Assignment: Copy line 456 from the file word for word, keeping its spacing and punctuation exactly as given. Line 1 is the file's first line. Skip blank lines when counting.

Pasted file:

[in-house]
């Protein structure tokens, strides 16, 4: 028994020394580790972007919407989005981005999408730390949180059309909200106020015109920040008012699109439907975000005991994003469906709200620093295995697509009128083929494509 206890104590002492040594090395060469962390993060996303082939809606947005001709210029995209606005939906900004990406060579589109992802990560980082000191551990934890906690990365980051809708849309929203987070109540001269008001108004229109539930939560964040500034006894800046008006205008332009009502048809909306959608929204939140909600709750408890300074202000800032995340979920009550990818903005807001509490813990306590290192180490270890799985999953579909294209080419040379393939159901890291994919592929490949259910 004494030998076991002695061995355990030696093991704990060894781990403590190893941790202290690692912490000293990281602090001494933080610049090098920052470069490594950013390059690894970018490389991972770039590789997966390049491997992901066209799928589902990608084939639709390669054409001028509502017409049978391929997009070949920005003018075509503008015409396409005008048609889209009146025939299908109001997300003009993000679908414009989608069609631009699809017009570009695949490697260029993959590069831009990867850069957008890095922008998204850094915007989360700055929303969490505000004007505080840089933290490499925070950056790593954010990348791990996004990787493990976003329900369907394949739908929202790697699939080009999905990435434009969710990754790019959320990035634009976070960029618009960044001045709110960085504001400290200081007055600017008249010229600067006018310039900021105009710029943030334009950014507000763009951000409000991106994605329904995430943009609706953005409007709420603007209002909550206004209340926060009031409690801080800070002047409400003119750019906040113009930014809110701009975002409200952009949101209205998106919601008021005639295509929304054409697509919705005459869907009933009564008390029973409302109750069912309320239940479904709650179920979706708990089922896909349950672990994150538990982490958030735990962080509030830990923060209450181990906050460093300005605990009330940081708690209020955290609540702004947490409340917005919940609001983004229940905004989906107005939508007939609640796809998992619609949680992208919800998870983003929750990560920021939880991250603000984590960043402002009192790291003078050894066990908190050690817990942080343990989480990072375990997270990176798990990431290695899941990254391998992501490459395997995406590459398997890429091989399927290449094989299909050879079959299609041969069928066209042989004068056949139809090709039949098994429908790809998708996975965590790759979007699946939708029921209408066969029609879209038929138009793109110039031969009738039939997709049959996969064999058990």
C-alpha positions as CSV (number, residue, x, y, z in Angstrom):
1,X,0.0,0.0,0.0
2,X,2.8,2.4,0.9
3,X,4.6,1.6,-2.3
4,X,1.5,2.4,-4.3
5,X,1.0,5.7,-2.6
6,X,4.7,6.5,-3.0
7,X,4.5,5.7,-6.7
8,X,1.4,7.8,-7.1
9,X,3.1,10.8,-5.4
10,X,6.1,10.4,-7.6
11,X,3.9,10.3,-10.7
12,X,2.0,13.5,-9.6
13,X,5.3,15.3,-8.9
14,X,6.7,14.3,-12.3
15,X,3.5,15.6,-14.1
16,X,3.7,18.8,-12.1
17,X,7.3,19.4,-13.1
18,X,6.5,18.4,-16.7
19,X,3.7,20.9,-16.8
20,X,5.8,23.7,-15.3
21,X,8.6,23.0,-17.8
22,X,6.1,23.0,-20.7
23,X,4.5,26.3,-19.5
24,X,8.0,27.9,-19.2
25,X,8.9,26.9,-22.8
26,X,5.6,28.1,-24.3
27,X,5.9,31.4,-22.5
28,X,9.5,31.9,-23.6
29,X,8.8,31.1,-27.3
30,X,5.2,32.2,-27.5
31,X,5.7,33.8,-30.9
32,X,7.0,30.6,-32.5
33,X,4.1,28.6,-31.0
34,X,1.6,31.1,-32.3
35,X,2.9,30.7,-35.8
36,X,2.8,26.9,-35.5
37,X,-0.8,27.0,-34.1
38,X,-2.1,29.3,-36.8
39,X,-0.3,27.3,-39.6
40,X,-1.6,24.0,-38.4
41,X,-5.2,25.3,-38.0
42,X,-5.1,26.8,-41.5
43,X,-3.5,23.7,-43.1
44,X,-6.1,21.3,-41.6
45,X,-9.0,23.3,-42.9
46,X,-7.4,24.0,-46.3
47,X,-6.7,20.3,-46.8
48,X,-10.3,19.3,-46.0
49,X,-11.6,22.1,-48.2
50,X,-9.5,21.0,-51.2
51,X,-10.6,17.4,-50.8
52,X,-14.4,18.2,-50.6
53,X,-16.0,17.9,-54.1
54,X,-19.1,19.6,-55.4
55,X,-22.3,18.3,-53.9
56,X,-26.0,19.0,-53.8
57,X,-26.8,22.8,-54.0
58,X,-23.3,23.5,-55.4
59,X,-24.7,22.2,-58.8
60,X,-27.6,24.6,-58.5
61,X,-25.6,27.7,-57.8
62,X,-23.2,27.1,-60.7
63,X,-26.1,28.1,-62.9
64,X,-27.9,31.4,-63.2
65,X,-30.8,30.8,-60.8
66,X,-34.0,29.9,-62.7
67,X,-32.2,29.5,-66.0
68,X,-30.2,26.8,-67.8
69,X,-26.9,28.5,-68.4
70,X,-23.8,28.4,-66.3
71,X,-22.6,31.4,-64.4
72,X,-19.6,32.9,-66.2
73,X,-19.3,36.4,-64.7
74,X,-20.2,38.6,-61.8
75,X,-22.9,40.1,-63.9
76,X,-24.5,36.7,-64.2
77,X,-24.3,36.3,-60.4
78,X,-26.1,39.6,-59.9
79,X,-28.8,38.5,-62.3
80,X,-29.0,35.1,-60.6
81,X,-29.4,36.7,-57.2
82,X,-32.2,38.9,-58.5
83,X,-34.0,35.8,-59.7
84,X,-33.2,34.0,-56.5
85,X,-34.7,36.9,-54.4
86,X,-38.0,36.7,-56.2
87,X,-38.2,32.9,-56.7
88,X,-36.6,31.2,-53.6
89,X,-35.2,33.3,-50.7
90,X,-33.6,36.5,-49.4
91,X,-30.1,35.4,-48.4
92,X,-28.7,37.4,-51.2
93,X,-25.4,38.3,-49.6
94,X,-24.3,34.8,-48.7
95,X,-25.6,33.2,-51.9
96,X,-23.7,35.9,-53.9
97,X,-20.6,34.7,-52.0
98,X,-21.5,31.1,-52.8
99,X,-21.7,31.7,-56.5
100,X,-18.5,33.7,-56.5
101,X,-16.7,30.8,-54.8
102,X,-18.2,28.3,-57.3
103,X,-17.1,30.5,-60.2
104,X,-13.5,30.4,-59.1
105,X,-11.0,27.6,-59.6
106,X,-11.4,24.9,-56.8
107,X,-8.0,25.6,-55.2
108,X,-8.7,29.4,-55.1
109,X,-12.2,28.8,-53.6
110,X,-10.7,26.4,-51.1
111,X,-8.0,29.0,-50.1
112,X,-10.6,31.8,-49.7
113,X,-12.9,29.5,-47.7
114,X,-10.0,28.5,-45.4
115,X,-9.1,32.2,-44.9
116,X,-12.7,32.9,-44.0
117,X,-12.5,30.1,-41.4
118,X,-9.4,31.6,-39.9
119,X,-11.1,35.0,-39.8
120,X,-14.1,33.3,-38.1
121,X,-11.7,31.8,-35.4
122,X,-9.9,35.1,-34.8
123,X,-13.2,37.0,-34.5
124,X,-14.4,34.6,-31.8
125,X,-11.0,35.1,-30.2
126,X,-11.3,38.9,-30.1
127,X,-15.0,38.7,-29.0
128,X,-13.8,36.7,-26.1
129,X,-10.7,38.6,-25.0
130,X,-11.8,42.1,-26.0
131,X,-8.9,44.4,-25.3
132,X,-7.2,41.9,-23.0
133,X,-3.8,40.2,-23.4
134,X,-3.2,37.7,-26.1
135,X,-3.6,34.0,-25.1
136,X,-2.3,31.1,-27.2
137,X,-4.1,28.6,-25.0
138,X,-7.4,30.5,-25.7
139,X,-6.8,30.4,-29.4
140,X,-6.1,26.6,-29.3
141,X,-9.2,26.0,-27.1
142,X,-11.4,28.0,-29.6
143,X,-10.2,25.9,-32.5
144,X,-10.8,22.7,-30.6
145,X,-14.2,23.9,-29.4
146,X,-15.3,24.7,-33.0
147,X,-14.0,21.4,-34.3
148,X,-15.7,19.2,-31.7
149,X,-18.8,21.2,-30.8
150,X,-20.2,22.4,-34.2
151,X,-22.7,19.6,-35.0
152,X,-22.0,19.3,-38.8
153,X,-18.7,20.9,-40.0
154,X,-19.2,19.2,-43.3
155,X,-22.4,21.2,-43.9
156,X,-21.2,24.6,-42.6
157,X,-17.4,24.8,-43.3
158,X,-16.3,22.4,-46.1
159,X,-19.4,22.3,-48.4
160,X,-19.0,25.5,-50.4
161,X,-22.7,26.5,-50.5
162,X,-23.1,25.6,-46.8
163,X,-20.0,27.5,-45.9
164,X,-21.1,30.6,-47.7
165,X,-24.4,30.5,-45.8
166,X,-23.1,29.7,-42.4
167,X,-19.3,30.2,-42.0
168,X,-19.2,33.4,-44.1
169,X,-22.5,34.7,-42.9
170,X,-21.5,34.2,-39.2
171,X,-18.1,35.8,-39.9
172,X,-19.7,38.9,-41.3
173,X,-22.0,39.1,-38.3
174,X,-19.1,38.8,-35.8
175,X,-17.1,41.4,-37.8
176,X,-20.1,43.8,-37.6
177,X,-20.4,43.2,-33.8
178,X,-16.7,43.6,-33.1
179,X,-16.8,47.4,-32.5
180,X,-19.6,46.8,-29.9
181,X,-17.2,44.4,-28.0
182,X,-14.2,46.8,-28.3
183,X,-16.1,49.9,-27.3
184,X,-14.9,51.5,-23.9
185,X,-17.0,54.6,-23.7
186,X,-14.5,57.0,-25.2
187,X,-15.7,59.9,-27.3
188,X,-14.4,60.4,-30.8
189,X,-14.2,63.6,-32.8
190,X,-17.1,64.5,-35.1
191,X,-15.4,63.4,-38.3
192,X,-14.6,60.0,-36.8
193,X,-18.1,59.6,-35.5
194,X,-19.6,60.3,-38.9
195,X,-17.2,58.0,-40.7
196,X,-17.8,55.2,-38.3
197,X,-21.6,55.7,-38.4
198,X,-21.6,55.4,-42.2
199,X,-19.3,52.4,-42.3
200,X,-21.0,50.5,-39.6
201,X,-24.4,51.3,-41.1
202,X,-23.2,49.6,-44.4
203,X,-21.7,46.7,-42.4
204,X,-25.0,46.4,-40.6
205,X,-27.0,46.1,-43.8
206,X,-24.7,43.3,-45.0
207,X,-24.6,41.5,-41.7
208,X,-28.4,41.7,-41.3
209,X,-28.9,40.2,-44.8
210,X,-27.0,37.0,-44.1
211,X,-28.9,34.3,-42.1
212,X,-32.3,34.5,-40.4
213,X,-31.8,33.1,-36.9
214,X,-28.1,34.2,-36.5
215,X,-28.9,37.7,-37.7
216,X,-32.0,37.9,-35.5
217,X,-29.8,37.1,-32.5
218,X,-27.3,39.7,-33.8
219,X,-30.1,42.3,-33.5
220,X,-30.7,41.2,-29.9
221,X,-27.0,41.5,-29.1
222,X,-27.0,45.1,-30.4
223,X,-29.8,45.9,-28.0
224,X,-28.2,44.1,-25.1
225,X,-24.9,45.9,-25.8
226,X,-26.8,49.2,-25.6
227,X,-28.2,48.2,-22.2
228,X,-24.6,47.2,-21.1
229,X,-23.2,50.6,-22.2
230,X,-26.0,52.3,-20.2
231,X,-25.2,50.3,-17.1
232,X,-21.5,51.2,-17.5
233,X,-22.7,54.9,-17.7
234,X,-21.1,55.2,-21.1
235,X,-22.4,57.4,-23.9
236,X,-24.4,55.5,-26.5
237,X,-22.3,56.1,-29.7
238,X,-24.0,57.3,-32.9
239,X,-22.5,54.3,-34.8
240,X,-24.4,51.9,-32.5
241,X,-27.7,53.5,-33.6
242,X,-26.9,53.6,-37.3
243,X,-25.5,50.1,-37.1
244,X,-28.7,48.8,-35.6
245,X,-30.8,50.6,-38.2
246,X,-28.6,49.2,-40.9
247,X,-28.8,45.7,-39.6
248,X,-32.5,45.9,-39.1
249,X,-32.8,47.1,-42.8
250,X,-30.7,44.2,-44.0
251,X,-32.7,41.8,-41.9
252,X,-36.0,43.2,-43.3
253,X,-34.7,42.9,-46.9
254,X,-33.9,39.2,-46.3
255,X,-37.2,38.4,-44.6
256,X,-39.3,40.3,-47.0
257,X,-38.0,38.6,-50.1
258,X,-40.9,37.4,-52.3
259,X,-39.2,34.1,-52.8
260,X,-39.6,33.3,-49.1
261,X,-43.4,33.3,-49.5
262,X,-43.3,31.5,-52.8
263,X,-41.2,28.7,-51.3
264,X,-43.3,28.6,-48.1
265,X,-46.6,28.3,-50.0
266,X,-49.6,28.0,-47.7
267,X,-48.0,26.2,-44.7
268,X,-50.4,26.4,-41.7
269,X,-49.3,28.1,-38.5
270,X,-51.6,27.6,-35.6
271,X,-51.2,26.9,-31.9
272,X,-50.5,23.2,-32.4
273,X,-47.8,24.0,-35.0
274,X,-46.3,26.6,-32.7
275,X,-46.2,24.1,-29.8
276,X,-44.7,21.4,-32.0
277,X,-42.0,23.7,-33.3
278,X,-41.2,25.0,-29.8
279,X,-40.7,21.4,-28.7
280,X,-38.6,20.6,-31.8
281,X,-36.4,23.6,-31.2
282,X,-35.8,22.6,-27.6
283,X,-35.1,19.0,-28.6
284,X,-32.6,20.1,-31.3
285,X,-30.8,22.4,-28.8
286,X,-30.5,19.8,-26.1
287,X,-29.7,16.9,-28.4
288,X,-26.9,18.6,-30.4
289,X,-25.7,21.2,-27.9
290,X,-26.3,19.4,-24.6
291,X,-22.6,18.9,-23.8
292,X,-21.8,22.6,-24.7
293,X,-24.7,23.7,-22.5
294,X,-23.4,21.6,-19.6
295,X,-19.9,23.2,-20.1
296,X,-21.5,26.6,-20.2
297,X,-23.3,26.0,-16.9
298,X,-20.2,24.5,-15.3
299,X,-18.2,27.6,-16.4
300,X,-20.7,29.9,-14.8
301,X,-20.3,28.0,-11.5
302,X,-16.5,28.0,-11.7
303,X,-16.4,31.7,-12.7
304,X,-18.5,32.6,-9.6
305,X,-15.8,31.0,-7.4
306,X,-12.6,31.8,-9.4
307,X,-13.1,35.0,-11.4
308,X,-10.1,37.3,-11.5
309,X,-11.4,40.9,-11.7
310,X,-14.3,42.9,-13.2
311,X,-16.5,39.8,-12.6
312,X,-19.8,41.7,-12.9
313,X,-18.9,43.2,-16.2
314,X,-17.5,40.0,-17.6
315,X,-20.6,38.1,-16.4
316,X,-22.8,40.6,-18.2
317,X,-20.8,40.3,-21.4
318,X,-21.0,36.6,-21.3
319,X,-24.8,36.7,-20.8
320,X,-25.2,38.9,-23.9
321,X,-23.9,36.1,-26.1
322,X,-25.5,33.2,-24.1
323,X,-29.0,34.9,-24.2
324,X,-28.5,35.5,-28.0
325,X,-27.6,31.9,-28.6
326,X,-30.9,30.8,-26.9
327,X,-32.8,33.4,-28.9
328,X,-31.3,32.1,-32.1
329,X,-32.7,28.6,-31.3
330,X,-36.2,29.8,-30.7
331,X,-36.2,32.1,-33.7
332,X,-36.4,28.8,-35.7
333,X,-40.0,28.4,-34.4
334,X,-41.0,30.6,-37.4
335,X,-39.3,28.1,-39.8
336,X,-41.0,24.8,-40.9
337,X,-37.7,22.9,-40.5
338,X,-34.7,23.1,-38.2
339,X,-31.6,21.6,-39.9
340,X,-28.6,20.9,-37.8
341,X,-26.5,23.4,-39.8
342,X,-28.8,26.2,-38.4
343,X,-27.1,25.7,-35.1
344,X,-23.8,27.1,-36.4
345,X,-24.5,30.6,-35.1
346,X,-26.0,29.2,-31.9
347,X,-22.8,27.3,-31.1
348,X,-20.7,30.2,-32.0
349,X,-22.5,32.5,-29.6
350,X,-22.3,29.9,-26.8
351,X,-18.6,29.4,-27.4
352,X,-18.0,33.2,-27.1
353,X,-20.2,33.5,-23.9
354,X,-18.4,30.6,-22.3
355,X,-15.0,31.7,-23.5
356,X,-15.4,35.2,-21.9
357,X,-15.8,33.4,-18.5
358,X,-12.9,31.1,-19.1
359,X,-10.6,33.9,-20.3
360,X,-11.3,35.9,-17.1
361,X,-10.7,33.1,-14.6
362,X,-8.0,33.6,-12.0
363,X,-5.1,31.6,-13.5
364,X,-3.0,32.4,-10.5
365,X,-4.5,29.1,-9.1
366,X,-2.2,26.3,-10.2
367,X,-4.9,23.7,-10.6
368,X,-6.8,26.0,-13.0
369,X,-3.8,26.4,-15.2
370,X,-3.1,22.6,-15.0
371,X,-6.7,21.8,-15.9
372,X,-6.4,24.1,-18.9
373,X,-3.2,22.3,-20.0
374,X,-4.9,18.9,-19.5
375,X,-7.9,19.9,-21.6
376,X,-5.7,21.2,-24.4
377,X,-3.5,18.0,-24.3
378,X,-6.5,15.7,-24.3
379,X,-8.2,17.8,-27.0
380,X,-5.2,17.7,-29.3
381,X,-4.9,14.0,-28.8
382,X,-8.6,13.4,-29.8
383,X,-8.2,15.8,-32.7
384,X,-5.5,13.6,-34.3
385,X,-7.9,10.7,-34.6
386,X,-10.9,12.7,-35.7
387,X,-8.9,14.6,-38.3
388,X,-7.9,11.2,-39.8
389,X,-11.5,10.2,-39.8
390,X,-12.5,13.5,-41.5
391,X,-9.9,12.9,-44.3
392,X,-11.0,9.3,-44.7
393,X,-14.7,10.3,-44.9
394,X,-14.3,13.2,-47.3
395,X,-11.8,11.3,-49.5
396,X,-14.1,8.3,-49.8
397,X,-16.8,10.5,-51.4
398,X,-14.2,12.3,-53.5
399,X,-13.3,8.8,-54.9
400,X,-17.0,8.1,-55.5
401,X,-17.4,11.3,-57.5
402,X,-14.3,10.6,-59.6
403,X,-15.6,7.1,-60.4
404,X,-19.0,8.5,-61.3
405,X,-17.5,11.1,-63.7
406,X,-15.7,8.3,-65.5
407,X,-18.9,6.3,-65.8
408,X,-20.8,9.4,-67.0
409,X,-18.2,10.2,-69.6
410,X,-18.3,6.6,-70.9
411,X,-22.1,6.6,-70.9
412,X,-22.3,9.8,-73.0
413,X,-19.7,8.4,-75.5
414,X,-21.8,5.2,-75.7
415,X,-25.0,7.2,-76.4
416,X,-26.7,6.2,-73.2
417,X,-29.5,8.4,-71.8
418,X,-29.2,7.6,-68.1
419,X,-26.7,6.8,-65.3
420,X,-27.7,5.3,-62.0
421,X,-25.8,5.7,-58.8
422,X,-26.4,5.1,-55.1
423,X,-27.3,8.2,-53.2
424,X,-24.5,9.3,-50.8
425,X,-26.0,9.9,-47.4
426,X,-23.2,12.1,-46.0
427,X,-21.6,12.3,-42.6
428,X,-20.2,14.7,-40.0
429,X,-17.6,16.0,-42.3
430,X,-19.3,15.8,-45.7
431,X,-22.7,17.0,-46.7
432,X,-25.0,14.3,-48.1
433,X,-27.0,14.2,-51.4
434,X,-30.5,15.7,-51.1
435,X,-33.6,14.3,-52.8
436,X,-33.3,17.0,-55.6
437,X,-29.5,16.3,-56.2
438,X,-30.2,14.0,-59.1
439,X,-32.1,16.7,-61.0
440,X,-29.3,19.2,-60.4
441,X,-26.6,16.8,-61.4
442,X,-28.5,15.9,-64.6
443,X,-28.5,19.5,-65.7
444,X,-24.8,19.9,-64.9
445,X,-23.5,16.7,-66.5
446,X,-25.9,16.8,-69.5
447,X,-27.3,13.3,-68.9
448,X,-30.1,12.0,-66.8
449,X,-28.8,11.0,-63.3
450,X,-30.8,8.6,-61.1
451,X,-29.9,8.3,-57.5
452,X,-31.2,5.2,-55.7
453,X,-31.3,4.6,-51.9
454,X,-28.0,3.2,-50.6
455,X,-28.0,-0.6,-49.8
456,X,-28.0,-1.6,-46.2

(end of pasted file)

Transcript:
453,X,-31.3,4.6,-51.9